Launching Fireworks at Home? Read These Safety Facts First

Canada Day is quickly approaching, and one way many of us choose to celebrate confederation is by lighting up the night sky with every colour of the rainbow.

Unfortunately, each year fireworks cause hundreds of injuries and millions of dollars in damages. It’s always a good idea to attend a public fireworks display instead, but if fireworks are an important part of your family’s celebration at home, read up on these fireworks safety facts (and practical tips) to protect your home and everyone in it.

  • Know your city’s fireworks laws and regulations. Many cities limit the specific days and times in which fireworks may be set off. You may require a permit to light fireworks. Either way, be in the know.
  • Designate one person (who is over the age of 18 and has not been drinking alcohol) to light the fireworks. This person should, ideally, have experience lighting fireworks. This is one of the most important fireworks safety facts on the list, so don’t let it slip your mind!
  • Light the fireworks in an area that’s far away from buildings and vehicles as well as trees, shrubs, leaves or any other type of combustible material. In addition, be mindful of weather conditions—high winds can increase the risk of fireworks causing damage or injury.

  • Ensure that the spectators are far enough away, and don’t forget about pets! Make sure your furry friends are kept away from the fireworks activities – ideally indoors.
  • Wear safety glasses and keep a bucket of water nearby to soak spent fireworks. One spark on a dry lawn can cause a lot of damage to your property and yourself.
  • Set off one firework at a time and never light a firework while it is in your hand. Always set the firework on the ground first. This is one of the next-most important fireworks safety facts on the list.
  • If a firework turns out to be a dud and doesn’t go off after being lit, do not try to relight the firework. Soak it and dispose of it as you would any other spent firework. This eliminates the risk of it going off after you’ve thrown it away or put it into storage.
  • Keep sparklers away from children. While many of us have fond memories of running around with sparklers as kids, experts now recommend keeping them away from children due to the risks involved, especially if one runs near larger, unlit fireworks with a sparkler in hand. Better safe than sorry, particularly when it comes to the little ones.

We all have a lot to celebrate on July 1st. Keep your friends and family safe and protect your property by committing these firework safety facts to memory. Happy Canada Day!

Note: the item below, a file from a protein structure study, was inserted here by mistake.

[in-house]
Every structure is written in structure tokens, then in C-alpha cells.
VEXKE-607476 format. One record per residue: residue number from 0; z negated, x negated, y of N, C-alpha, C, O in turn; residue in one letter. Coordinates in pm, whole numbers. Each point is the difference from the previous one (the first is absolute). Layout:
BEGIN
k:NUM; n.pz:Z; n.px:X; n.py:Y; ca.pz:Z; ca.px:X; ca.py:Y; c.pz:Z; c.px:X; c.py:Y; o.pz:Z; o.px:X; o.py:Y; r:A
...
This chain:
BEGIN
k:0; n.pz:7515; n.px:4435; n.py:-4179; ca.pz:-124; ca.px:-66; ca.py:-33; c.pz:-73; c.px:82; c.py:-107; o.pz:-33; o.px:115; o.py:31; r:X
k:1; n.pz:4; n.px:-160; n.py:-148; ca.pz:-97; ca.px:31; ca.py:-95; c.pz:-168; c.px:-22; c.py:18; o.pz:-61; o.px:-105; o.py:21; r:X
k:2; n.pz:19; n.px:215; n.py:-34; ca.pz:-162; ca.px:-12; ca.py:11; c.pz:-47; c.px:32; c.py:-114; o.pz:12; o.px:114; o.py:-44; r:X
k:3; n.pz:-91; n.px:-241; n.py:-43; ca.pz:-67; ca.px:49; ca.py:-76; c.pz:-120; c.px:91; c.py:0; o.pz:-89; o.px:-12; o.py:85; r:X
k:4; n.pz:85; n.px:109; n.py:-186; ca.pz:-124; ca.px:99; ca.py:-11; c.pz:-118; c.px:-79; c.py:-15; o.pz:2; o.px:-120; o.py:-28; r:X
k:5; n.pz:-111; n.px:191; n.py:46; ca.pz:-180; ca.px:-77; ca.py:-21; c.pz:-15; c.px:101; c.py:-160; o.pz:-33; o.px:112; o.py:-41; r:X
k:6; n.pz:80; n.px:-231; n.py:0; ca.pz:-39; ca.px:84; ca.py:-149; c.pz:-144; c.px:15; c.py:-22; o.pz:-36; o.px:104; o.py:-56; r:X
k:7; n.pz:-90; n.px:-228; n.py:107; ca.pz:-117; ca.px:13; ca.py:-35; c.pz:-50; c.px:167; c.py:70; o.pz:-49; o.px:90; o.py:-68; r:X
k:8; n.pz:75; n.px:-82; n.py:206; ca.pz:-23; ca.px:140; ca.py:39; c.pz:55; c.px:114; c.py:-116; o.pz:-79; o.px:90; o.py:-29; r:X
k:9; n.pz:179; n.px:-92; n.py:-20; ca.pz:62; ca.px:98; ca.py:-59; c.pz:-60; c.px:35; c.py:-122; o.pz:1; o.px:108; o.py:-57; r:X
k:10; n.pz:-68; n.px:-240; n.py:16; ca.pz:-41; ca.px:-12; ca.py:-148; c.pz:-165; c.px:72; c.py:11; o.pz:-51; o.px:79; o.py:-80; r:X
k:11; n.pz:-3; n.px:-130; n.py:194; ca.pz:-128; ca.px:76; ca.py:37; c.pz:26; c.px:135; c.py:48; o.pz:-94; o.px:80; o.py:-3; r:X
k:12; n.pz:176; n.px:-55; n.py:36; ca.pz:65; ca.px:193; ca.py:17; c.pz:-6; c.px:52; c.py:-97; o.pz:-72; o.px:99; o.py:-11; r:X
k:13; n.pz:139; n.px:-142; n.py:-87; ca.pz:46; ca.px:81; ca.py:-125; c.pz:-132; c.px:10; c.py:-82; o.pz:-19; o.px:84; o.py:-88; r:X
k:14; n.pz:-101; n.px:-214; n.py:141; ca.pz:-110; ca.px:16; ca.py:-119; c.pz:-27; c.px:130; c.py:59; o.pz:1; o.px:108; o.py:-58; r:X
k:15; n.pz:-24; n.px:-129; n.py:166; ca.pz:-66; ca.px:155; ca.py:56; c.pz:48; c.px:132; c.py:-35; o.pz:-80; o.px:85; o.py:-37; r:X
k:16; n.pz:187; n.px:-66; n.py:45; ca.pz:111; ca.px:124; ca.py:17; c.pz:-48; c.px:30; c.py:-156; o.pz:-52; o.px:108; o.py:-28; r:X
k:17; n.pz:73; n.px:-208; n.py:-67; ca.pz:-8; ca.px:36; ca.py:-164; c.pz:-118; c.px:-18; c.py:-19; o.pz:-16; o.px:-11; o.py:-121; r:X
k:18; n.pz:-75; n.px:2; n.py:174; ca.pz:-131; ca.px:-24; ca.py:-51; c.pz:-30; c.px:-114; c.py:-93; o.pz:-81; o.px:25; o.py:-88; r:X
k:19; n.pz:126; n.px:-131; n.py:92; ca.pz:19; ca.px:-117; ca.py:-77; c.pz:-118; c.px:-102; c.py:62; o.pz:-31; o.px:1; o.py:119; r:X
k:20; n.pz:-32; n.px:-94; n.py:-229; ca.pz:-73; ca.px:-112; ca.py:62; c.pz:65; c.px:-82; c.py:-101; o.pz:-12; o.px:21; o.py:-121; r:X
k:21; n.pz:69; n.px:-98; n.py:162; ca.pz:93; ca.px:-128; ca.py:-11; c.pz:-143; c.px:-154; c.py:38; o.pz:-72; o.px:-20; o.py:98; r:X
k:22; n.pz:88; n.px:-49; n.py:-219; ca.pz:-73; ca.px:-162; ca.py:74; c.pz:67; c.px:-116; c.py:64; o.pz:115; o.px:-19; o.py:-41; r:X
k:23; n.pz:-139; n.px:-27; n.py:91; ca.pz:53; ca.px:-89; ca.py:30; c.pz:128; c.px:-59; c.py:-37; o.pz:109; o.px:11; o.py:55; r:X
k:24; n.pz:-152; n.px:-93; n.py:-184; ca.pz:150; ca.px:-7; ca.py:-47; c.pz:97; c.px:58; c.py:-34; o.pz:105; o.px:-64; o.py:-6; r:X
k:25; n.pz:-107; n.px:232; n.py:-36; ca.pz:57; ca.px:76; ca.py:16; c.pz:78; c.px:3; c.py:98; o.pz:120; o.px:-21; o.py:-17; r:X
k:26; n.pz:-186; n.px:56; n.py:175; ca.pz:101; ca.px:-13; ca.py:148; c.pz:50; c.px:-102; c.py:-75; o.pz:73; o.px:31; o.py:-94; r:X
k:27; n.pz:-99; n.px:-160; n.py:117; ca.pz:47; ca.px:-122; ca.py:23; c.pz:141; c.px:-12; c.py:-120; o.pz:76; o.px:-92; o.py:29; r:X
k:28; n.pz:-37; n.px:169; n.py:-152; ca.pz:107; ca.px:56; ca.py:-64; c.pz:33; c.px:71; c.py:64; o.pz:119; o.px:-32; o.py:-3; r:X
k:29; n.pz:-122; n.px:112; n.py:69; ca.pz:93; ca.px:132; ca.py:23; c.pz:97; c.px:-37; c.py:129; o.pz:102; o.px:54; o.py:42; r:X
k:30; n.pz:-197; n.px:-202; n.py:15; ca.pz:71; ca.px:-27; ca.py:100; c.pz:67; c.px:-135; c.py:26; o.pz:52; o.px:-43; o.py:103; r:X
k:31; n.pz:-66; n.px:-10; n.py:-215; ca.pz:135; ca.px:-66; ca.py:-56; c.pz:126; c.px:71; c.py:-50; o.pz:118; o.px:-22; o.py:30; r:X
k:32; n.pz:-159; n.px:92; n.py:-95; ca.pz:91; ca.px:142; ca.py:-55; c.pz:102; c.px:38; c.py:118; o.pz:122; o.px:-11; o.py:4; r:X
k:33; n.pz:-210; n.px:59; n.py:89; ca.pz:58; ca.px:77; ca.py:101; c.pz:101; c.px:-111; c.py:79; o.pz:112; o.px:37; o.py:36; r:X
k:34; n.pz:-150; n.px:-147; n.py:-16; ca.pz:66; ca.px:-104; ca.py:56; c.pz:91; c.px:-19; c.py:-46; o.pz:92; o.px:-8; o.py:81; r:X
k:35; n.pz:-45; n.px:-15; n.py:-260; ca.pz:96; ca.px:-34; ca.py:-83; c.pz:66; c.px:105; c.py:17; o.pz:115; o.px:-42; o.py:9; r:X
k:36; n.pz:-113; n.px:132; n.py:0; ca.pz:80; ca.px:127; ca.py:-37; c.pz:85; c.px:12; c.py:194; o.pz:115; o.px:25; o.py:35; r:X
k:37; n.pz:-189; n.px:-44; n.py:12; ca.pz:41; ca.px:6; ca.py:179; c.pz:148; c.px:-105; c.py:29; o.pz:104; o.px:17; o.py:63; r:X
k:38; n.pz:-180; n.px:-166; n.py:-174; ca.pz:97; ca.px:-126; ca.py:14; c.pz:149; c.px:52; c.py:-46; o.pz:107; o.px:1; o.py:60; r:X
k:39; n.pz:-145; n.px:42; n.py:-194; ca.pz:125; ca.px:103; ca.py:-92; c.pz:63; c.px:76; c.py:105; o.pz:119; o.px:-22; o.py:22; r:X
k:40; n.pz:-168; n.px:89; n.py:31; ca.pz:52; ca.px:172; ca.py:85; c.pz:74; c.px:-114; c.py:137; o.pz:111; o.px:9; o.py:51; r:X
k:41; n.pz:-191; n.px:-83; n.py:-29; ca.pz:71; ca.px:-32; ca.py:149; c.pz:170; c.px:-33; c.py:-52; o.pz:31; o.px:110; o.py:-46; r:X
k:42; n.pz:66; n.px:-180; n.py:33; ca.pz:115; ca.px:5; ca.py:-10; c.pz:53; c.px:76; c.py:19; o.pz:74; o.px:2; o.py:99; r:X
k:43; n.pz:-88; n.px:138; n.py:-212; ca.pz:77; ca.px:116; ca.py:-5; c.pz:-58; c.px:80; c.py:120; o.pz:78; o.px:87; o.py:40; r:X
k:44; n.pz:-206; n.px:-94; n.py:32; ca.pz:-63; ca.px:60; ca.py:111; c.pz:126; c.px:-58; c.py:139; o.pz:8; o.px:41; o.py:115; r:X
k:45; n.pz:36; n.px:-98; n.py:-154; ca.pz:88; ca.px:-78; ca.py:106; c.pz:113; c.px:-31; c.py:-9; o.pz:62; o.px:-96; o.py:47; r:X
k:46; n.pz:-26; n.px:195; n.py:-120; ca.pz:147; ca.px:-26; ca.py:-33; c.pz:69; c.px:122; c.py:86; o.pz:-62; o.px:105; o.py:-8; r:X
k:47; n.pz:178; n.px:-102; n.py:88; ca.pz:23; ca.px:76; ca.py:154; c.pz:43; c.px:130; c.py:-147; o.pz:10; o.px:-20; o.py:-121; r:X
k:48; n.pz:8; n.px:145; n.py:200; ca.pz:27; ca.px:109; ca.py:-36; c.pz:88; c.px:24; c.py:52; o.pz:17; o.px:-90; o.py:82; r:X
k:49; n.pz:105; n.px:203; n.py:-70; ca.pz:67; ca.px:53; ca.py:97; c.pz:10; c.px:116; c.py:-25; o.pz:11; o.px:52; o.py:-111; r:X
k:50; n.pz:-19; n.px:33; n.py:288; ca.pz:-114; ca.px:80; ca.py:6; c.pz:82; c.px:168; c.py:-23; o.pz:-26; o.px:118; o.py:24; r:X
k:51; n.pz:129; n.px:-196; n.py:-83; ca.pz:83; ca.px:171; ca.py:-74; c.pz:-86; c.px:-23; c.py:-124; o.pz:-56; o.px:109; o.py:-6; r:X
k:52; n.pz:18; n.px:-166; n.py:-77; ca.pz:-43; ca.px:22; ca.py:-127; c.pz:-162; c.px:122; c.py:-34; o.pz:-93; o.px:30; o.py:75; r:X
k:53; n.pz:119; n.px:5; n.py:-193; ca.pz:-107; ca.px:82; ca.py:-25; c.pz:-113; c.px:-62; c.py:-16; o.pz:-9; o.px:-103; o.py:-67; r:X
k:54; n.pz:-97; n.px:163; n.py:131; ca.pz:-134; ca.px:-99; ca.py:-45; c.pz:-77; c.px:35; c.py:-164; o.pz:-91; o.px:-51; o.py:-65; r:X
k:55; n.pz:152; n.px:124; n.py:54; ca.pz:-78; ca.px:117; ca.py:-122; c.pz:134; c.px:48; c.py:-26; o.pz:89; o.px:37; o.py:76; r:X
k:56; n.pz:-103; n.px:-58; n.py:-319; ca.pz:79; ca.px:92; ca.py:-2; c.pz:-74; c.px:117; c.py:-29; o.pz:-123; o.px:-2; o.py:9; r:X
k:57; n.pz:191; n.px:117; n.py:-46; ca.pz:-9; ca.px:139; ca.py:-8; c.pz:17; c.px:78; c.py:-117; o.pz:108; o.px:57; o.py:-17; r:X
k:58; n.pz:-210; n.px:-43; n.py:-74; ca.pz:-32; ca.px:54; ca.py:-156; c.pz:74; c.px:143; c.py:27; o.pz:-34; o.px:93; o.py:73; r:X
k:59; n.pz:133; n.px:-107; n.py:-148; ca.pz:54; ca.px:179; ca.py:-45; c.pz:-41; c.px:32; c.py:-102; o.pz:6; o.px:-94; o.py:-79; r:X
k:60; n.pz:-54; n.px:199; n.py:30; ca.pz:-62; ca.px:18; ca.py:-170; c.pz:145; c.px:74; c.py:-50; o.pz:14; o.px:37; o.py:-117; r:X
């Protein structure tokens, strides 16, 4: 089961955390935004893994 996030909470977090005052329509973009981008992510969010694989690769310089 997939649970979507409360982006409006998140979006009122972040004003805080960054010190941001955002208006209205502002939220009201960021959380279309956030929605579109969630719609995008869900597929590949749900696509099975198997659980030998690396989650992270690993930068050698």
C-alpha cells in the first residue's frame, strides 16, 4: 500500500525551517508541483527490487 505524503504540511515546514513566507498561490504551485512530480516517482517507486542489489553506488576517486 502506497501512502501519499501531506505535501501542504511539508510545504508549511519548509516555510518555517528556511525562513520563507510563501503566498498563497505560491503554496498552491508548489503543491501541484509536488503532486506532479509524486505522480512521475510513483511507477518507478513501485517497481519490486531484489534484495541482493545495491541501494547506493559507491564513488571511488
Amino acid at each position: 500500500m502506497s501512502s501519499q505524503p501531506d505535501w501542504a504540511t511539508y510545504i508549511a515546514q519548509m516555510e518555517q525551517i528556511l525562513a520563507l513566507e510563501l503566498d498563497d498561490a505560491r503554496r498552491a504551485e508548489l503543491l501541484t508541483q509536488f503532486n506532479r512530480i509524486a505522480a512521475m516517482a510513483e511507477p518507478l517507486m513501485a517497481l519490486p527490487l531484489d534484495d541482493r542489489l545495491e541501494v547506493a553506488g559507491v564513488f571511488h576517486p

Canada Day is quickly approaching, and one way many of us choose to celebrate confederation is by lighting up the night sky with every colour of the rainbow.

Unfortunately, each year fireworks cause hundreds of injuries and millions of dollars in damages.

It’s always a good idea to attend a public fireworks display instead, but if fireworks are an important part of your family’s celebration at home, read up on these fireworks safety facts (and practical tips) to protect your home and everyone in it.

  • Know your city’s fireworks laws and regulations. Many cities limit the specific days and times in which fireworks may be set off. You may require a permit to light fireworks. Either way, be in the know.
  • Designate one person (who is over the age of 18 and has not been drinking alcohol) to light the fireworks. This person should, ideally, have experience lighting fireworks. This is one of the most important fireworks safety facts on the list, so don’t let it slip your mind!
  • Light the fireworks in an area that’s far away from buildings and vehicles as well as trees, shrubs, leaves or any other type of combustible material. In addition, be mindful of weather conditions—high winds can increase the risk of fireworks causing damage or injury.
  • Ensure that the spectators are far enough away, and don’t forget about pets! Make sure your furry friends are kept away from the fireworks activities – ideally indoors.
  • Wear safety glasses and keep a bucket of water nearby to soak spent fireworks. One spark on a dry lawn can cause a lot of damage to your property and yourself.

  • Set off one firework at a time and never light a firework while it is in your hand. Always set the firework on the ground first. This is one of the next-most important fireworks safety facts on the list.
  • If a firework turns out to be a dud and doesn’t go off after being lit, do not try to relight the firework. Soak it and dispose of it as you would any other spent firework. This eliminates the risk of it going off after you’ve thrown it away or put it into storage.
  • Keep sparklers away from children. While many of us have fond memories of running around with sparklers as kids, experts now recommend keeping them away from children due to the risks involved, especially if one runs near larger, unlit fireworks with a sparkler in hand. Better safe than sorry, particularly when it comes to the little ones.

We all have a lot to celebrate on July 1st. Keep your friends and family safe and protect your property by committing these firework safety facts to memory. Happy Canada Day!

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